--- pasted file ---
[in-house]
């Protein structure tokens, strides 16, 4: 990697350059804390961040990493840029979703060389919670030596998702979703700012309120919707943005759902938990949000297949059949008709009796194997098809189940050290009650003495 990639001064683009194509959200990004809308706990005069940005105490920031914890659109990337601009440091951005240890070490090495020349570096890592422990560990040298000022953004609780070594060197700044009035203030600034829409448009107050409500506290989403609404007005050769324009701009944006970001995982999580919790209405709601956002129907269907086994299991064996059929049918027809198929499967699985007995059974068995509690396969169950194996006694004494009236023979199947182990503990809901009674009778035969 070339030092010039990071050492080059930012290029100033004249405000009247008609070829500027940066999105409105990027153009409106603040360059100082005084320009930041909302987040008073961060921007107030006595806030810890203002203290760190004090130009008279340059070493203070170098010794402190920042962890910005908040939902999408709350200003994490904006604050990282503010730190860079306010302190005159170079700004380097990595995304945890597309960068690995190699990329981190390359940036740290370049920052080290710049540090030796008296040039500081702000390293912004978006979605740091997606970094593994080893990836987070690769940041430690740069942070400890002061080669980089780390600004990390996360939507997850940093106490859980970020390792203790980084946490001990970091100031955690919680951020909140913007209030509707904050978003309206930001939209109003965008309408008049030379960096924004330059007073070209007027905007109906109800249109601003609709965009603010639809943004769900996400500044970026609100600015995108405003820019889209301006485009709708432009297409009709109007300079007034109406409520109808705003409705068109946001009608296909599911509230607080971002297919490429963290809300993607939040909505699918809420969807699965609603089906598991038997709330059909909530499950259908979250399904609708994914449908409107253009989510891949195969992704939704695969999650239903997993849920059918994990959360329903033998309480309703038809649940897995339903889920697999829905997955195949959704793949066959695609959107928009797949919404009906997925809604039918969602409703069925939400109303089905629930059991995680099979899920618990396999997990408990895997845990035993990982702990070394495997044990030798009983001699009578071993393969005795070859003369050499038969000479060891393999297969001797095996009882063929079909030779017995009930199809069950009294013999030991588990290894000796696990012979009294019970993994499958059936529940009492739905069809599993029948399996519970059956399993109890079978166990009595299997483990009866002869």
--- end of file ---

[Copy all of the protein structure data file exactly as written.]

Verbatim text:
[in-house]
């Protein structure tokens, strides 16, 4: 990697350059804390961040990493840029979703060389919670030596998702979703700012309120919707943005759902938990949000297949059949008709009796194997098809189940050290009650003495 990639001064683009194509959200990004809308706990005069940005105490920031914890659109990337601009440091951005240890070490090495020349570096890592422990560990040298000022953004609780070594060197700044009035203030600034829409448009107050409500506290989403609404007005050769324009701009944006970001995982999580919790209405709601956002129907269907086994299991064996059929049918027809198929499967699985007995059974068995509690396969169950194996006694004494009236023979199947182990503990809901009674009778035969 070339030092010039990071050492080059930012290029100033004249405000009247008609070829500027940066999105409105990027153009409106603040360059100082005084320009930041909302987040008073961060921007107030006595806030810890203002203290760190004090130009008279340059070493203070170098010794402190920042962890910005908040939902999408709350200003994490904006604050990282503010730190860079306010302190005159170079700004380097990595995304945890597309960068690995190699990329981190390359940036740290370049920052080290710049540090030796008296040039500081702000390293912004978006979605740091997606970094593994080893990836987070690769940041430690740069942070400890002061080669980089780390600004990390996360939507997850940093106490859980970020390792203790980084946490001990970091100031955690919680951020909140913007209030509707904050978003309206930001939209109003965008309408008049030379960096924004330059007073070209007027905007109906109800249109601003609709965009603010639809943004769900996400500044970026609100600015995108405003820019889209301006485009709708432009297409009709109007300079007034109406409520109808705003409705068109946001009608296909599911509230607080971002297919490429963290809300993607939040909505699918809420969807699965609603089906598991038997709330059909909530499950259908979250399904609708994914449908409107253009989510891949195969992704939704695969999650239903997993849920059918994990959360329903033998309480309703038809649940897995339903889920697999829905997955195949959704793949066959695609959107928009797949919404009906997925809604039918969602409703069925939400109303089905629930059991995680099979899920618990396999997990408990895997845990035993990982702990070394495997044990030798009983001699009578071993393969005795070859003369050499038969000479060891393999297969001797095996009882063929079909030779017995009930199809069950009294013999030991588990290894000796696990012979009294019970993994499958059936529940009492739905069809599993029948399996519970059956399993109890079978166990009595299997483990009866002869």